Possible futures                                Possible futures for the internet Sander Steffann, 23 May 2011torsdag 26. ...
Where are we now?         •    The internet is using IPv4         •    But... no more IPv4 addresses                 – Glo...
The original plan Sander Steffann, 23 May 2011   3torsdag 26. mai 2011
!"#$%&($!)*+,-./+$&0*+$$1$2345$         Now looking like...                                              IPv4 Pool Size   ...
Possibility one         •    We continue as we do today                 – IPv4   is used for all communication            ...
Possibility one - what will happen?         •    As long as there is demand growth will be forced         •    Users now u...
Possibility one - what will happen?         •    As long as there is demand growth will be forced         •    Users will ...
Possibility one - the consequences         •    Is this a bad thing? Yes!                 – Performance       will degrade...
Possibility one - the consequences         •    What will still work?                 – Browsing      websites, but slower...
Possibility two         •    Websites and other servers continue to use IPv4                 – Not     so many addresses n...
Possibility two - what will happen?         •    Users still need IPv4 to reach servers                 – Users     will h...
Possibility two - the consequences         •    Is this a bad thing? Yes! (but a bit less bad)                 – IPv4   se...
Possibility three         •    Most websites and other servers become              available over IPv6                 – T...
Possibility three - what will happen?         •    Users still need IPv4 to reach a few servers                 – Users   ...
Possibility three - the consequences         •    This is where we need to go!                 – Services      are availab...
Conclusion         •    We need IPv6                 – for   websites and other services                 – for   users    ...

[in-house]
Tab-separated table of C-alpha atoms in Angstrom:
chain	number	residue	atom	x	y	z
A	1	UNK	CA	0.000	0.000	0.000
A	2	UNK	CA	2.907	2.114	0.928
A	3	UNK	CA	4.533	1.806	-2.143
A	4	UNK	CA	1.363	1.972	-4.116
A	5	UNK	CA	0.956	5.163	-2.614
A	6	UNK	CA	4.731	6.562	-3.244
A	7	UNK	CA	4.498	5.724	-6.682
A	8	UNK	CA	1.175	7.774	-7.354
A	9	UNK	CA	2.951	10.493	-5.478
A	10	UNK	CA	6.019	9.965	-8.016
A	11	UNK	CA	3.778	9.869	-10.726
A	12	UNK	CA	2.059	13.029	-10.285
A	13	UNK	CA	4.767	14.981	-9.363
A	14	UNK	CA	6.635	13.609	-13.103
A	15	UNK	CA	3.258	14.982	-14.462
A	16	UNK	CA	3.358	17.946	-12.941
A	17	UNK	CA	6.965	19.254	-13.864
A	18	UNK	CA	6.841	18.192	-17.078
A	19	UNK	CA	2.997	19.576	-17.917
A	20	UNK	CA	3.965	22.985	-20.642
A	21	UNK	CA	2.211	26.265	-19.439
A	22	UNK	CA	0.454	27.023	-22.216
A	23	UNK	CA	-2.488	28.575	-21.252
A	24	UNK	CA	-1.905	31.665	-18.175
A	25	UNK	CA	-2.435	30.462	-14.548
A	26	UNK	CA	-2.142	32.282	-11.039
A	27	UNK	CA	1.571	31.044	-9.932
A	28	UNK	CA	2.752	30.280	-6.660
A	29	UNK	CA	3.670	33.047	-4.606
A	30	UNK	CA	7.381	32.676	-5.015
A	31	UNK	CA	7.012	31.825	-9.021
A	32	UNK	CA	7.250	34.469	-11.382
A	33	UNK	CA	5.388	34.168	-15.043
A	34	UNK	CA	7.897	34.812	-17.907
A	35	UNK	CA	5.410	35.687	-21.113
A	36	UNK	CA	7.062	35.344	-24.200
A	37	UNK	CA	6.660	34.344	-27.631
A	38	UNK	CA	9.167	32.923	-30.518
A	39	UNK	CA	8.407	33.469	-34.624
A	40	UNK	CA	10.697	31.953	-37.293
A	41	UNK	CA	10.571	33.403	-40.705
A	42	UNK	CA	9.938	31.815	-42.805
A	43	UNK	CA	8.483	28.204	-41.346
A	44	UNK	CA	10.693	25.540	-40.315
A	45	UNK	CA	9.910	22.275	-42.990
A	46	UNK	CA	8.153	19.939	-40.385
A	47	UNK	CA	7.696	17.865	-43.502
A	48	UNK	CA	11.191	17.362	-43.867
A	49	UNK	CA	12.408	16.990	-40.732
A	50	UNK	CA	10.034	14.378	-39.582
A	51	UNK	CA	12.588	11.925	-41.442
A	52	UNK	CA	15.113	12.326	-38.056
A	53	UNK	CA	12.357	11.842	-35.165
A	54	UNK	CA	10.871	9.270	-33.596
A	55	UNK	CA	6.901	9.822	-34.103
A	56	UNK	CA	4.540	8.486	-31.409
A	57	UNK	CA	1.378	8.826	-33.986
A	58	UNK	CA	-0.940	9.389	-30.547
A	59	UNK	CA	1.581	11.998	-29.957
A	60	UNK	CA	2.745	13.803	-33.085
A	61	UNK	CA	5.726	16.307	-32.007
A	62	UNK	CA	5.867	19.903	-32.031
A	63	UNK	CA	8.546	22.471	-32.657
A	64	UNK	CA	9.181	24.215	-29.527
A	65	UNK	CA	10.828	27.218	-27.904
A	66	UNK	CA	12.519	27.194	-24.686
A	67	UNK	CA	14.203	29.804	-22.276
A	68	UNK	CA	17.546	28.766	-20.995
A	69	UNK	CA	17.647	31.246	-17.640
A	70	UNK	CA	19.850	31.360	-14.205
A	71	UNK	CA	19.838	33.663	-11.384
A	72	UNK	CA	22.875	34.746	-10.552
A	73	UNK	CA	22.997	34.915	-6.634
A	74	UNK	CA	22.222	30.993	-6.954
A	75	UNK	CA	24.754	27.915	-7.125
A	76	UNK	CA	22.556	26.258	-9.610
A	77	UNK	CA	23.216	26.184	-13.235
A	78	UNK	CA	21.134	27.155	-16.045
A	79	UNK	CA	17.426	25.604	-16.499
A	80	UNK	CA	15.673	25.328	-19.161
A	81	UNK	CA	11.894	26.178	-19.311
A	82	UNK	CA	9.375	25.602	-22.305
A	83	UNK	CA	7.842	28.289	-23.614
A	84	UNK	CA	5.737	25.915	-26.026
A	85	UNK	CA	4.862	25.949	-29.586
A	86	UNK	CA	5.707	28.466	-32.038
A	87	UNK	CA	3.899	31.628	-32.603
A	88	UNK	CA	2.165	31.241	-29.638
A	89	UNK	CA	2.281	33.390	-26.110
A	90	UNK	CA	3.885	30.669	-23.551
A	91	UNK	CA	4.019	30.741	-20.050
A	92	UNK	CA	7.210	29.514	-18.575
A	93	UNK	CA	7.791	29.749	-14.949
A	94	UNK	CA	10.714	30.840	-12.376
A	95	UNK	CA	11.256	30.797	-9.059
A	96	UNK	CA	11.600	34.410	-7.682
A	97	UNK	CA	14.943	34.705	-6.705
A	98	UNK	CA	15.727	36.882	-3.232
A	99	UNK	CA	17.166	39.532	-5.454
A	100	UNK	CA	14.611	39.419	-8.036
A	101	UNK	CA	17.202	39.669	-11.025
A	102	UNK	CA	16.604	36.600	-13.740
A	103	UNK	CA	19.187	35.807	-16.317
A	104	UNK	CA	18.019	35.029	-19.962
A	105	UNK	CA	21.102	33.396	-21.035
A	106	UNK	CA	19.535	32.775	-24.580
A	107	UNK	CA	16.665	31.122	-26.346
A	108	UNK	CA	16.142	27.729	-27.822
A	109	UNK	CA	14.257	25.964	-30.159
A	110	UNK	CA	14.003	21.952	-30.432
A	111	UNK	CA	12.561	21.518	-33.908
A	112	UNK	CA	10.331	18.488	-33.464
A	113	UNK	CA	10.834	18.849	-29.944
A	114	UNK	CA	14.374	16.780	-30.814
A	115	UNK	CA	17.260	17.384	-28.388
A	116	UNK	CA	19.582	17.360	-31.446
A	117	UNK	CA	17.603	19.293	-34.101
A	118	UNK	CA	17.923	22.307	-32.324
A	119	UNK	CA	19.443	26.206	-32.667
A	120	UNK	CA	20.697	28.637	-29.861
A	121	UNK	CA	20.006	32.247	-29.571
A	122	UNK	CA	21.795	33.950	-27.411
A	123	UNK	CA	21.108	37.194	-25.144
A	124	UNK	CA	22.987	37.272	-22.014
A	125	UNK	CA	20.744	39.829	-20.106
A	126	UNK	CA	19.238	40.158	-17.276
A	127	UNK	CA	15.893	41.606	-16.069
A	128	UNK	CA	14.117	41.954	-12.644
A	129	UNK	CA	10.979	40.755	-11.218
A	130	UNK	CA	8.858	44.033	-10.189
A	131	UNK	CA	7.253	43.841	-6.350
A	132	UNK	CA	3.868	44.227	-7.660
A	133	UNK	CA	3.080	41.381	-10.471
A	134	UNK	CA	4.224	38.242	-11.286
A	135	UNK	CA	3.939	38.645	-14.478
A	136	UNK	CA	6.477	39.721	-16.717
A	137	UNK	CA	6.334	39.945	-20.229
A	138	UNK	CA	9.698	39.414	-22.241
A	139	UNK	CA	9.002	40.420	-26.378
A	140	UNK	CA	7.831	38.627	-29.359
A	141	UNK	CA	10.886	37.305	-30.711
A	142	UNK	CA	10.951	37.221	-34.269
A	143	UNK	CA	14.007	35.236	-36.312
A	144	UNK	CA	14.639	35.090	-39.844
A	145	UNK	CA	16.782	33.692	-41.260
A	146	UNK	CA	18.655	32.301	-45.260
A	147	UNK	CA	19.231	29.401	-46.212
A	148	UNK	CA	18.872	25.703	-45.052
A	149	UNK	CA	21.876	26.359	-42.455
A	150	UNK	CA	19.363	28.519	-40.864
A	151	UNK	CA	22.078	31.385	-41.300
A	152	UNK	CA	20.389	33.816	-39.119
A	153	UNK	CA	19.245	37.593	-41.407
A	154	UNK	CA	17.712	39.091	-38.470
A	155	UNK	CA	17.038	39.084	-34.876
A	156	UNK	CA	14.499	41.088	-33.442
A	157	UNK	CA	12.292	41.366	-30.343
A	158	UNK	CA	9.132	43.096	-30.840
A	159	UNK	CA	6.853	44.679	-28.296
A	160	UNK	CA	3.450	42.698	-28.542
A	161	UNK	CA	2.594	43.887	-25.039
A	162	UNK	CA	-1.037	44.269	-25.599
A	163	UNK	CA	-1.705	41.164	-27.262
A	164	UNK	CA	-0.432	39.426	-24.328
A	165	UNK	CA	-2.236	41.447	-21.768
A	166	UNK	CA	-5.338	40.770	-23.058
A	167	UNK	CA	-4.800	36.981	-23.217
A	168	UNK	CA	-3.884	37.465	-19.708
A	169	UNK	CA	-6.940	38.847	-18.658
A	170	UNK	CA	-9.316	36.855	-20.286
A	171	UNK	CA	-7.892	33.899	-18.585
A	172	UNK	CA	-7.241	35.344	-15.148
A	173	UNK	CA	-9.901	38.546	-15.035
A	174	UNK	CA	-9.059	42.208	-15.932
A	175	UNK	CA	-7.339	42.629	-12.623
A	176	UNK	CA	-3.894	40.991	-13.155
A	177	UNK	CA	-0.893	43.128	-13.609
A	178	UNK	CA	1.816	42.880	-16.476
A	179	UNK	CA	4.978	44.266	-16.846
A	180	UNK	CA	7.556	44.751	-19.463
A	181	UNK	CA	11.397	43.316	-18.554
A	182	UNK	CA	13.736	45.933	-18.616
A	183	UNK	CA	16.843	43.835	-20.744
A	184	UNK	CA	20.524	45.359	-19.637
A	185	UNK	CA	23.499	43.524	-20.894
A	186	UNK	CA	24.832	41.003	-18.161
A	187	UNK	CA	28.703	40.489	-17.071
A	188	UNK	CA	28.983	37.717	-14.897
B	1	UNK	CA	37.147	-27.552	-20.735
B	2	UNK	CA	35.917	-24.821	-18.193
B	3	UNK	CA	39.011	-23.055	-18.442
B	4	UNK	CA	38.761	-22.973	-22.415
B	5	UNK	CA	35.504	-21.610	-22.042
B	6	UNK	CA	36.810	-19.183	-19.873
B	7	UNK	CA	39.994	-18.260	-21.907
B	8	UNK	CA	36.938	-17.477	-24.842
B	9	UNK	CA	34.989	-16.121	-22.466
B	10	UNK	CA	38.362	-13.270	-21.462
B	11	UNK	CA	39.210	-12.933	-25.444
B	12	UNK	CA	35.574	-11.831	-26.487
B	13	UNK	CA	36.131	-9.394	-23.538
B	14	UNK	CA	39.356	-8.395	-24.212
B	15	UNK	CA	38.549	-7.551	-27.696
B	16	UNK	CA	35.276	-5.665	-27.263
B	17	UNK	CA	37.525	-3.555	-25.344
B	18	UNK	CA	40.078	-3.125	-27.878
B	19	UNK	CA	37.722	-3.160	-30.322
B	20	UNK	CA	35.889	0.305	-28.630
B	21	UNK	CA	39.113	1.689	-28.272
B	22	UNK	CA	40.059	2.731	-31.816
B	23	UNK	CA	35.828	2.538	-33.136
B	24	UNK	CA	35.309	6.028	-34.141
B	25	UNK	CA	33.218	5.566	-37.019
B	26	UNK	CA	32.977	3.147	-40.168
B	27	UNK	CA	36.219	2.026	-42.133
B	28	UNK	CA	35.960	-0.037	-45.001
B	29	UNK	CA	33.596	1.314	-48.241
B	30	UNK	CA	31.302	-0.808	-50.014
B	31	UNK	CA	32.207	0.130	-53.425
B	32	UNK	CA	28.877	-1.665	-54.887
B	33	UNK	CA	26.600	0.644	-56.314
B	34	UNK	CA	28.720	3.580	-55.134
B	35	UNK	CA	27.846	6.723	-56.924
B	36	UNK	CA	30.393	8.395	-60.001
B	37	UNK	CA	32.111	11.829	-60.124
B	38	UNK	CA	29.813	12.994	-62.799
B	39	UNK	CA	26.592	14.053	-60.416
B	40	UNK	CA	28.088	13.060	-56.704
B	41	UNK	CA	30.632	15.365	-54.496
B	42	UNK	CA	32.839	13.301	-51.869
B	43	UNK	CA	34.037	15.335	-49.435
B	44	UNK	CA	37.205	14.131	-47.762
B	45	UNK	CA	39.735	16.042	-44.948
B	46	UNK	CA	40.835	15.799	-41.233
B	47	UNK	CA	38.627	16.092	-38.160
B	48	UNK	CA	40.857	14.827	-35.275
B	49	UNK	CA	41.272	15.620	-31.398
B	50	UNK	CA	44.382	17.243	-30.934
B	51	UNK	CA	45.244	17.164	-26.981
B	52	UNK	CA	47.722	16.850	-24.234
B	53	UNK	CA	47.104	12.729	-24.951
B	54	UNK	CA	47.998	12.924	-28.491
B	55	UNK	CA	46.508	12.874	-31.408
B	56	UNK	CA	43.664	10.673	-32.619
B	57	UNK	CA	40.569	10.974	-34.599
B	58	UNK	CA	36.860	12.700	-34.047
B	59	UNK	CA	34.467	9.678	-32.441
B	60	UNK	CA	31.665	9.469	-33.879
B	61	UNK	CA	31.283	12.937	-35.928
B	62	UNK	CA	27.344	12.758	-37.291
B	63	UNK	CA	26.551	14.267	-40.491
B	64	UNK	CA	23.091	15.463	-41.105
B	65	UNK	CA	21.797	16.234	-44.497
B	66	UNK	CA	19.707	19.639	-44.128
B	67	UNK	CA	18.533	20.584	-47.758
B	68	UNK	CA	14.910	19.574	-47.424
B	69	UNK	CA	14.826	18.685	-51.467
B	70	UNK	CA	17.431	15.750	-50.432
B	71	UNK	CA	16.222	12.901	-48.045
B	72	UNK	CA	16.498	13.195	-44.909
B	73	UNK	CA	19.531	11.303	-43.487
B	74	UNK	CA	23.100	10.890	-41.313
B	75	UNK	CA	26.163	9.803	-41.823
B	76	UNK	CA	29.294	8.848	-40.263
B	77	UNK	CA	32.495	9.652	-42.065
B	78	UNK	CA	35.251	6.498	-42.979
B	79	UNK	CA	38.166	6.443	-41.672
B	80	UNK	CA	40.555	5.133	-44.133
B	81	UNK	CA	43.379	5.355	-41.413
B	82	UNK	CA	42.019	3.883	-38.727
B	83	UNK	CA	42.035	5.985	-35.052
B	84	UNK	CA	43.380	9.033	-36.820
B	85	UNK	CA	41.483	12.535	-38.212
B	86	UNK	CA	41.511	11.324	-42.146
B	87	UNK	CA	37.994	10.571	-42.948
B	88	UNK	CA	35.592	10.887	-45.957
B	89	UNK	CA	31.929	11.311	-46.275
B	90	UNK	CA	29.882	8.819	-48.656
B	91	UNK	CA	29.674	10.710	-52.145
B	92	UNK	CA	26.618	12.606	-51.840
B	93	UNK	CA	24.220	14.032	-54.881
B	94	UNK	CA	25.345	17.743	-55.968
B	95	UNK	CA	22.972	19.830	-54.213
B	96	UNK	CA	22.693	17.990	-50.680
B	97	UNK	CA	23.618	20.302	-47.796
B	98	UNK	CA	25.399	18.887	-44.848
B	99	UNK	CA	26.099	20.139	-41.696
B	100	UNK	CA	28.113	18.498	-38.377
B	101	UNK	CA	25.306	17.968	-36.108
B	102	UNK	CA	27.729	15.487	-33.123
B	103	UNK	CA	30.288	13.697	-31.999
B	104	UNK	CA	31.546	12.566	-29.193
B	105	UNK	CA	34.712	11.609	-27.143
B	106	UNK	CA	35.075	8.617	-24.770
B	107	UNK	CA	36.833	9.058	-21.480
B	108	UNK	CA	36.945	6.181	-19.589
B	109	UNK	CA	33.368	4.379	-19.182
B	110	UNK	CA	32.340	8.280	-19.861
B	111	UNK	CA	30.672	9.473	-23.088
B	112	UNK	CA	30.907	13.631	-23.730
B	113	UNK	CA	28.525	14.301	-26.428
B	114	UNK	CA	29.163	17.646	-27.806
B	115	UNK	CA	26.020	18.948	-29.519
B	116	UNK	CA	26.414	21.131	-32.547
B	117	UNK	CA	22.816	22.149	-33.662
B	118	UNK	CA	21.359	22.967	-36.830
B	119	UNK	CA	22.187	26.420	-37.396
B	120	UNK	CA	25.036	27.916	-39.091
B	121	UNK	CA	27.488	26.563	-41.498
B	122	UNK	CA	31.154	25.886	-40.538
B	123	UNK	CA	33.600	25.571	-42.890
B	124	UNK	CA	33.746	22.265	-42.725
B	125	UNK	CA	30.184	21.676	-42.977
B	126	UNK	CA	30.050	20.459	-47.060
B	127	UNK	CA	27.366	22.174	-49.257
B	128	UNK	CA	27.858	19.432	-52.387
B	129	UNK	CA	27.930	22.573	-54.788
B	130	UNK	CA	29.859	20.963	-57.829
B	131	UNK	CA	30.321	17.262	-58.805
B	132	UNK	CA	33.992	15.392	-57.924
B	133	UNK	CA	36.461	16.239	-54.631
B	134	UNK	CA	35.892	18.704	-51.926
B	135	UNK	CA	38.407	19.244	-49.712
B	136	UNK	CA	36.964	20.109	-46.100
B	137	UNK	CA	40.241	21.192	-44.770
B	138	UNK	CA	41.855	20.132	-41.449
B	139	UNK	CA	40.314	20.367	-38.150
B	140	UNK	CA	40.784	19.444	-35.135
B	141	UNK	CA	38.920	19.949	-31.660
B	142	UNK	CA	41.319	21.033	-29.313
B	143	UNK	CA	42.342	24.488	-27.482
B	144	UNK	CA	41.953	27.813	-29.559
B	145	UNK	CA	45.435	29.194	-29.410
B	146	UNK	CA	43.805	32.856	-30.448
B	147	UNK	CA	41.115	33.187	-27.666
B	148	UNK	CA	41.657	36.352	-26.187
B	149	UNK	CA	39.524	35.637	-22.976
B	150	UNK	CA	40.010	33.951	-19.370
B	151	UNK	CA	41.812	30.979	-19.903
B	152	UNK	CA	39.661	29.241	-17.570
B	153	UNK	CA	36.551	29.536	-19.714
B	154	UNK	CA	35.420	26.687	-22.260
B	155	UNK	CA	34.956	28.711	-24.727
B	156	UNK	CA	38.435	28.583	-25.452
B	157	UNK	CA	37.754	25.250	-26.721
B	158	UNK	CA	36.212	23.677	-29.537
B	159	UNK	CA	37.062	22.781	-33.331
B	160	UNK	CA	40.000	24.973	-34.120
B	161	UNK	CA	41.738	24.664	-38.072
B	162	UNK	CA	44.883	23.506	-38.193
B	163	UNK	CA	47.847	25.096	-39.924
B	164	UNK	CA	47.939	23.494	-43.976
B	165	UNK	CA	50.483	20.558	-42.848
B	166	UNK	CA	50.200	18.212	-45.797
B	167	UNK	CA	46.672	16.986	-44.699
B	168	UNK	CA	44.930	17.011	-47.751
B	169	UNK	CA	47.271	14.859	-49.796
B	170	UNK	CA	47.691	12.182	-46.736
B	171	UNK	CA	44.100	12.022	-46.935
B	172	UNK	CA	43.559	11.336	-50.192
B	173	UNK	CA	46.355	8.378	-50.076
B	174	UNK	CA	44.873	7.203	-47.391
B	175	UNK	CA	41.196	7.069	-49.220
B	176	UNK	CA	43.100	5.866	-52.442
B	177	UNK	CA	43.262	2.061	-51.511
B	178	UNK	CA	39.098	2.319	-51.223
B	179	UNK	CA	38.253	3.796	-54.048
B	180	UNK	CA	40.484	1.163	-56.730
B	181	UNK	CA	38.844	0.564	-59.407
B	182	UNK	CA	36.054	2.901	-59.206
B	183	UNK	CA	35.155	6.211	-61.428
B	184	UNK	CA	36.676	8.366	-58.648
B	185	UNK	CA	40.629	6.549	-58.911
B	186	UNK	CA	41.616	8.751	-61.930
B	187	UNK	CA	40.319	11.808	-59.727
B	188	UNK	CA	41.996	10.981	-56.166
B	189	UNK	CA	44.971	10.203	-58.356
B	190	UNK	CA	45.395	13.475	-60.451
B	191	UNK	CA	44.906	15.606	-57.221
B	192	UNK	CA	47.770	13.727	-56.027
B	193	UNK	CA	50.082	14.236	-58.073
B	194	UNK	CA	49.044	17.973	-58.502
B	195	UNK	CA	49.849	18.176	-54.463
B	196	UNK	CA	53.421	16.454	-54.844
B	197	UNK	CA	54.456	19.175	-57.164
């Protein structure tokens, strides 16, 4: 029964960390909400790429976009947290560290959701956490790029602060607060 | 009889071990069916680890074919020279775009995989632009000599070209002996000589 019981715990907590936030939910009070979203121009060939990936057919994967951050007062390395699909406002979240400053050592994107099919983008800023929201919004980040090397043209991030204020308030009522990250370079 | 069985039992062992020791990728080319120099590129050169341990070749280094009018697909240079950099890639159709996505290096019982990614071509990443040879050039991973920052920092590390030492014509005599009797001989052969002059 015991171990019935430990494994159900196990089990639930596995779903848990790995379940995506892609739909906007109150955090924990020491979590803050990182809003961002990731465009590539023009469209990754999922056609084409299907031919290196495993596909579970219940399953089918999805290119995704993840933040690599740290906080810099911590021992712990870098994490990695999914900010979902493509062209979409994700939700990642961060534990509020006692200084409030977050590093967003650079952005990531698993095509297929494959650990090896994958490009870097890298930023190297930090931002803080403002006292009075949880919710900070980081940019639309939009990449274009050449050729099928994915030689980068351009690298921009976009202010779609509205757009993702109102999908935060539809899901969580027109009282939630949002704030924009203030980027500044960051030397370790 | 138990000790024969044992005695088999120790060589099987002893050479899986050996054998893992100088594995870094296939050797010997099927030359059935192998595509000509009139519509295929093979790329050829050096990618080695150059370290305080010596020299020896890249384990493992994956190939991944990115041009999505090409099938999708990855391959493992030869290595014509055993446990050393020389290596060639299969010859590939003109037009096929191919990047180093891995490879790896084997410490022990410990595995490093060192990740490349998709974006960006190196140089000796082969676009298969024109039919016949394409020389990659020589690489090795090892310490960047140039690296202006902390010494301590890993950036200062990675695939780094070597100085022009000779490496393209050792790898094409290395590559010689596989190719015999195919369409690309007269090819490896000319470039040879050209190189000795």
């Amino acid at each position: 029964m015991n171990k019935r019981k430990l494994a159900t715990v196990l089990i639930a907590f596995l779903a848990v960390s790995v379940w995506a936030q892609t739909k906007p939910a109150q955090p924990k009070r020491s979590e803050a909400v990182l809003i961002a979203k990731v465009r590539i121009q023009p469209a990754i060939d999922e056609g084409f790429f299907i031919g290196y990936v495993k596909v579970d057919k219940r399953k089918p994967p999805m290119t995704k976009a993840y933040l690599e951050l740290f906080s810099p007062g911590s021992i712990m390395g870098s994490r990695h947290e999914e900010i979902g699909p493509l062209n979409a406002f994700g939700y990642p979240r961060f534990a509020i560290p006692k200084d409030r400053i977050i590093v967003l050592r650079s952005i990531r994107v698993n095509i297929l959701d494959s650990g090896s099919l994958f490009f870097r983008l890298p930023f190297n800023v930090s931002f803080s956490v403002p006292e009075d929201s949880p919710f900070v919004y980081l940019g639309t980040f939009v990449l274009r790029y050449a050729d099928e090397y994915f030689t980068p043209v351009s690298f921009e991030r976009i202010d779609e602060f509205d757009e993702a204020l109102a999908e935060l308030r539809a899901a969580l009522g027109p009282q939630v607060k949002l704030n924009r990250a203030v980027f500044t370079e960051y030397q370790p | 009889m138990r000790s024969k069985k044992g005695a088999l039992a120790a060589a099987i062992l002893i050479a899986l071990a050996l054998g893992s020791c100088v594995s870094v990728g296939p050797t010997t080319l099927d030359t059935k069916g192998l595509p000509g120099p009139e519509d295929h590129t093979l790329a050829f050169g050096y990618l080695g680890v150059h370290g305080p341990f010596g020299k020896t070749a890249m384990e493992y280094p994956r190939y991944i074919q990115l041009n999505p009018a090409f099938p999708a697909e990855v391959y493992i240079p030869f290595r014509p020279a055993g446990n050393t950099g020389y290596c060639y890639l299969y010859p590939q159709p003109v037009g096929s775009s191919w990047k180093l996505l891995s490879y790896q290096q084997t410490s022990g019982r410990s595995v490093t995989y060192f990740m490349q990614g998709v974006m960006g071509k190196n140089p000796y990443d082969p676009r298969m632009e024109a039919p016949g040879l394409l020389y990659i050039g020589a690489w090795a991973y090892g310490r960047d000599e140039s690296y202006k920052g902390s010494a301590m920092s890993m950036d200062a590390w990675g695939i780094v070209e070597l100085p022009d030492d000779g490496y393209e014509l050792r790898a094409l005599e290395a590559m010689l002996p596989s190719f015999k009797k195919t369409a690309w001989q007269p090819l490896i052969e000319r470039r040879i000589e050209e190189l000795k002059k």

Remaining problems excuses         •    Equipment and/or software not available                 – Solutions    exist!     ...
What to do?         •    Website owners and hosters:                 – Make     the site available over IPv6              ...
What to do?         •    Access providers:                 – Provide      IPv6 access to your users                 – Prov...
What to do?         •    Organisations / enterprises:                 – Talk    to your hosting provider about your websit...
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Possible futures for the internet: Sander Steffann, IPv6 specialist, co-chair, RIPE Address Policy Working group

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Possible futures for the internet: Sander Steffann, IPv6 specialist, co-chair, RIPE Address Policy Working group

IKT-Norge IPv6 forum IPV6 konferanse 23 & 24 mai 2011

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Possible futures for the internet: Sander Steffann, IPv6 specialist, co-chair, RIPE Address Policy Working group

  1. 1. Possible futures Possible futures for the internet Sander Steffann, 23 May 2011torsdag 26. mai 2011